It’s a simple fact, most people don’t want to change their careers if they are making money. But what if you’re broke and need to change the course of your life by going back to school? Well, actually, you are in the best position of all if you don’t have any money and have never been to college. Dare to ask yourself, “Can You Go to College for Free? In those circumstances, the answer might be a definite YES.
It depends on a few things. Are you young enough to be dependent on your parents? Did you make a bunch of money last year but then it didn’t work out so now you are broke? Do you have a spouse who makes a lot of money? I am sure there are other factors which could complicate things. They don’t mean you can’t qualify for Financial Aid for college, but they make things more complicated.
But if you are a person who has been struggling for a long time on your own, perhaps with the help of Temporary Aid for Needy Families (TANF), Supplemental Security Income (SSI), Food Stamps (SNAP), General Relief payments (GR), Public Housing (Section 8, for example) or any other type of public assistance payments, you are HOME FREE when it comes to going back to college! The answer is YES unless you have unusual circumstances, you CAN go all the way through a bachelor’s degree completely free.
A Pell Grant doesn’t have to be repaid and it can pay for an entire bachelor’s degree at many of the less expensive colleges and universities.
Please don’t fall for the scams that ask you to pay any money to find out if you qualify for Financial Aid. The US Government has a FREE WEBSITE where you can fill out the Free Application for Federal Student Aid (www.FAFSA.gov) This application is the ONLY starting point for EVERY type of financial aid in college or graduate school. You simply MUST fill it out.
You will need to create an account and fill in the financial data for the previous tax year. There is even a button where you can have it filled out automatically from your tax return. But if you didn’t file taxes because your income was so low, then don’t panic. you can just fill in the correct amounts yourself. It will tell you your Expected Family Contribution (EFC) online at the end of the application.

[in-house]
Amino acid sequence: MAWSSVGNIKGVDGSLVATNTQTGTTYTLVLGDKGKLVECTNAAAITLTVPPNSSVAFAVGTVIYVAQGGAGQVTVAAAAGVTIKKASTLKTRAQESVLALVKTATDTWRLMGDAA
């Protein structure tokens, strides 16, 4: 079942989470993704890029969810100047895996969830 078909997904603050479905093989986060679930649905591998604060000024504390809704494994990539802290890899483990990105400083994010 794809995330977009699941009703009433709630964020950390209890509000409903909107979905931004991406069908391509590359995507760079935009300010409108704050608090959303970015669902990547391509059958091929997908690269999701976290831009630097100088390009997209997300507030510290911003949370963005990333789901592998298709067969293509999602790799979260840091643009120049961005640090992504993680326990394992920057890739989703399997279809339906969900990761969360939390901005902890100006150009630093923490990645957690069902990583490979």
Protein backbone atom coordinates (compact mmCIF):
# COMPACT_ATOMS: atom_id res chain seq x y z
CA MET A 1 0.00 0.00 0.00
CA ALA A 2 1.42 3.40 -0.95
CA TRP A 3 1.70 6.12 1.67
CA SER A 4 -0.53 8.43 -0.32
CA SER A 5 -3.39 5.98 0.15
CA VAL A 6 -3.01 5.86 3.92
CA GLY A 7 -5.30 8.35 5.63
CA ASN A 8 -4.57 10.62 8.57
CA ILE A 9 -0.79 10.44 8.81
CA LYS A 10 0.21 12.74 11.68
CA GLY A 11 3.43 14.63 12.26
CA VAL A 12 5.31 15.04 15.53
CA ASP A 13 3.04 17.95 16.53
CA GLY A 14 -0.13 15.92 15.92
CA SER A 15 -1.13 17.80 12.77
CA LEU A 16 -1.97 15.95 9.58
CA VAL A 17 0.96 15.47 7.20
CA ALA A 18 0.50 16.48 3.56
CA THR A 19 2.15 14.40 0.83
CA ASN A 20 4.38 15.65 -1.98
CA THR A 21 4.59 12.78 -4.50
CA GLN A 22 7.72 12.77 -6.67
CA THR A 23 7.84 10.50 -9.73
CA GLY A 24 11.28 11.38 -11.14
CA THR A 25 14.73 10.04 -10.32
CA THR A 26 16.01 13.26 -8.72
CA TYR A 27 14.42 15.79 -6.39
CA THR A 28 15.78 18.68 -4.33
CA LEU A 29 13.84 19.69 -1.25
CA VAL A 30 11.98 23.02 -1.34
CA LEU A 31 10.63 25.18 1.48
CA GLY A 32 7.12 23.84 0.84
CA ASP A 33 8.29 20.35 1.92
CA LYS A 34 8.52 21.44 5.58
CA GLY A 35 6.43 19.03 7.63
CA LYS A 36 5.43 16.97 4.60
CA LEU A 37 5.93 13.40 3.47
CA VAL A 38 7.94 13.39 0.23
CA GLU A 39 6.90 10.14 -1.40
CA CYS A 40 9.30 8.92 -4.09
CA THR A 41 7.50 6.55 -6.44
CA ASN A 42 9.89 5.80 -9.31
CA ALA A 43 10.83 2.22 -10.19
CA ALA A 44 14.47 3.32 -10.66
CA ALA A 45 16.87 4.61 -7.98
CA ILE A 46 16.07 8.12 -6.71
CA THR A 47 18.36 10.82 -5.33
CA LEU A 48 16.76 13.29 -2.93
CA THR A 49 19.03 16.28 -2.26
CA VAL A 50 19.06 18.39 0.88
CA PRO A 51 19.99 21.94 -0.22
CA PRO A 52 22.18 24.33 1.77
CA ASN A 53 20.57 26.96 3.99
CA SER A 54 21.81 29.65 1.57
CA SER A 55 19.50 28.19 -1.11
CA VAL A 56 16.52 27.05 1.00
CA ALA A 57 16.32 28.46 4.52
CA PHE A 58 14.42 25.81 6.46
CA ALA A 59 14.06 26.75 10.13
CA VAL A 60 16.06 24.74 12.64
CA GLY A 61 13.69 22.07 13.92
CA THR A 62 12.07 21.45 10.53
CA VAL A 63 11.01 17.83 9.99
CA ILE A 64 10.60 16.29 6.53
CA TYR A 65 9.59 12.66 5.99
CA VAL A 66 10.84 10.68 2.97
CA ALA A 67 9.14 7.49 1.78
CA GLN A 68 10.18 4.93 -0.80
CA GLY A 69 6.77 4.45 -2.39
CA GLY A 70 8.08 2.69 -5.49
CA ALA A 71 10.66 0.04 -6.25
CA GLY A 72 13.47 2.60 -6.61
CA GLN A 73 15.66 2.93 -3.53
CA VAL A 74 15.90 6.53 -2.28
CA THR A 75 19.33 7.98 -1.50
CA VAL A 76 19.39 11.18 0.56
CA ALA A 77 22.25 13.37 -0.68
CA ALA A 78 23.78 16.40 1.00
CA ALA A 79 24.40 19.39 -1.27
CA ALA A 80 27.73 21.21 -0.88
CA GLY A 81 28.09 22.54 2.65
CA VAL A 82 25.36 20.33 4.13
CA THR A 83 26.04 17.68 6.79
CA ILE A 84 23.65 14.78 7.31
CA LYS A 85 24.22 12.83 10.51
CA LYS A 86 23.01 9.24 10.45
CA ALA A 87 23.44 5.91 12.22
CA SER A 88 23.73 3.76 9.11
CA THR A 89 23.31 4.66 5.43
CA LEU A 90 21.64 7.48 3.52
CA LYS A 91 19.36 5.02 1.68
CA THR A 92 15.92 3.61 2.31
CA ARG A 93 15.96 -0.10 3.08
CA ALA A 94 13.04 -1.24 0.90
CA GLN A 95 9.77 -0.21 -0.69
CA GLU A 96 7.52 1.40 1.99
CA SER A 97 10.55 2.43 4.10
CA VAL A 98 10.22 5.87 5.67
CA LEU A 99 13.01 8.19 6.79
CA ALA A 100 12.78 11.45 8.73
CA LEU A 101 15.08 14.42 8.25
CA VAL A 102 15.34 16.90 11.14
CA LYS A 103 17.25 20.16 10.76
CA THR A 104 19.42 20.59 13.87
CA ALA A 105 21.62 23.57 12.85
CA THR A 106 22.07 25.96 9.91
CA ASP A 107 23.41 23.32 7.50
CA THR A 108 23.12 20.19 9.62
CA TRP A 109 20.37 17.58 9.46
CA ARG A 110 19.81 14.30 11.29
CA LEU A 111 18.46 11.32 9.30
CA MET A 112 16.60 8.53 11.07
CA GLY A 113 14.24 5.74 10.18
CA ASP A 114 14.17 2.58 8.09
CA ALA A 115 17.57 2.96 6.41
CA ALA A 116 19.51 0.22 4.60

How It Works
Schools use the EFC to determine how much Financial Aid you get and how much you need to pay yourself. The lower the EFC, the better. If you are poor enough, the EFC is zero.
Now, if you have parents who help support you or a spouse with an income, you will need their information too. That is why I said it would complicate things. But it doesn’t mean you won’t be able to qualify. If you’re a dependent student and your family has a combined income of $26,000 or less, your EFC would automatically be zero.
Even if you know your income is too high to qualify for a full ride, you might still qualify for quite a lot, and also many scholarships require you to fill out the information, even though they might not be based on financial need. So go fill out the form if you want to go to college at all.
You need to be admitted AT LEAST HALF TIME to an ACCREDITED PROGRAM that leads to a DEGREE. If it is accredited, the degree can be a vocational diploma or associate’s degree in addition to the more recognized bachelor’s or graduate degrees. The college or university’s financial aid department will take your EFC and make an offer to you of a financial aid package, which you can accept in whole or in part.